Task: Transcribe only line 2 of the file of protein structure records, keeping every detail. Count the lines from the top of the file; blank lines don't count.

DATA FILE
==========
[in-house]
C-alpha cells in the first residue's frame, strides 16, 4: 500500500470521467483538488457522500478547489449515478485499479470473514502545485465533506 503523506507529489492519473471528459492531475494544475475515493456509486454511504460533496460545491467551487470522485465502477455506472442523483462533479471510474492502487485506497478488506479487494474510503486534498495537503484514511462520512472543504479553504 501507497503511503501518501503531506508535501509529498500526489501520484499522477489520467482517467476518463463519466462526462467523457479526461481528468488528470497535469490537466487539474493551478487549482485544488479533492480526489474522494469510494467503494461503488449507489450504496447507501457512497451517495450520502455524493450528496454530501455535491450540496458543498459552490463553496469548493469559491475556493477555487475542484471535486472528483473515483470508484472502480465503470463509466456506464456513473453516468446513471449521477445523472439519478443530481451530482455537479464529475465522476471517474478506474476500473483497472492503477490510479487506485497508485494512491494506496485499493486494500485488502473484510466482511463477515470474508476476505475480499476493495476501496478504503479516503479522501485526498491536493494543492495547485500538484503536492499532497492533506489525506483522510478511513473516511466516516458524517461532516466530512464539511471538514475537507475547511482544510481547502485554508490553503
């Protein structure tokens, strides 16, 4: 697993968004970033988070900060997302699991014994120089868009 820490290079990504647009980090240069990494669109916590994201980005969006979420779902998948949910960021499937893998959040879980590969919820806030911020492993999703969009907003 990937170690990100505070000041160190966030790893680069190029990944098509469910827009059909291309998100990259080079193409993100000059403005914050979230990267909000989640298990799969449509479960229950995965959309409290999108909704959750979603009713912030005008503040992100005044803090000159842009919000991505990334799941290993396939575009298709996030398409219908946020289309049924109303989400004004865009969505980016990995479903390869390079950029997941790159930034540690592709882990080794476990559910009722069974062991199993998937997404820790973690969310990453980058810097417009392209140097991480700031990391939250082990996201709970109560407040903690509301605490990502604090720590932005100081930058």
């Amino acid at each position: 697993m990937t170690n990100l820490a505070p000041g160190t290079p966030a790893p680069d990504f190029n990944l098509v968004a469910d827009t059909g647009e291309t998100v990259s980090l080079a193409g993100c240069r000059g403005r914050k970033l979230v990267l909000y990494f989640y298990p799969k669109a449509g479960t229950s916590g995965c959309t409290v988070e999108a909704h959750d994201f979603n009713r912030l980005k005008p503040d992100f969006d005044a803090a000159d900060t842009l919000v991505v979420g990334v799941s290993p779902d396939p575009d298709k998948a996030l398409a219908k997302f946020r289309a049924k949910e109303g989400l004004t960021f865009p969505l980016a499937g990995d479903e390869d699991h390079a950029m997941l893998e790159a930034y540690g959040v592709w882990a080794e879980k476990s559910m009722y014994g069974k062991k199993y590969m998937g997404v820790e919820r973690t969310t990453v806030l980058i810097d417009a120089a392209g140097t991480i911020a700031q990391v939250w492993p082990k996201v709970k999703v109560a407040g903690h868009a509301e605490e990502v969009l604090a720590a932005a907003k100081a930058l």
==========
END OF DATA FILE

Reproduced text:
C-alpha cells in the first residue's frame, strides 16, 4: 500500500470521467483538488457522500478547489449515478485499479470473514502545485465533506 503523506507529489492519473471528459492531475494544475475515493456509486454511504460533496460545491467551487470522485465502477455506472442523483462533479471510474492502487485506497478488506479487494474510503486534498495537503484514511462520512472543504479553504 501507497503511503501518501503531506508535501509529498500526489501520484499522477489520467482517467476518463463519466462526462467523457479526461481528468488528470497535469490537466487539474493551478487549482485544488479533492480526489474522494469510494467503494461503488449507489450504496447507501457512497451517495450520502455524493450528496454530501455535491450540496458543498459552490463553496469548493469559491475556493477555487475542484471535486472528483473515483470508484472502480465503470463509466456506464456513473453516468446513471449521477445523472439519478443530481451530482455537479464529475465522476471517474478506474476500473483497472492503477490510479487506485497508485494512491494506496485499493486494500485488502473484510466482511463477515470474508476476505475480499476493495476501496478504503479516503479522501485526498491536493494543492495547485500538484503536492499532497492533506489525506483522510478511513473516511466516516458524517461532516466530512464539511471538514475537507475547511482544510481547502485554508490553503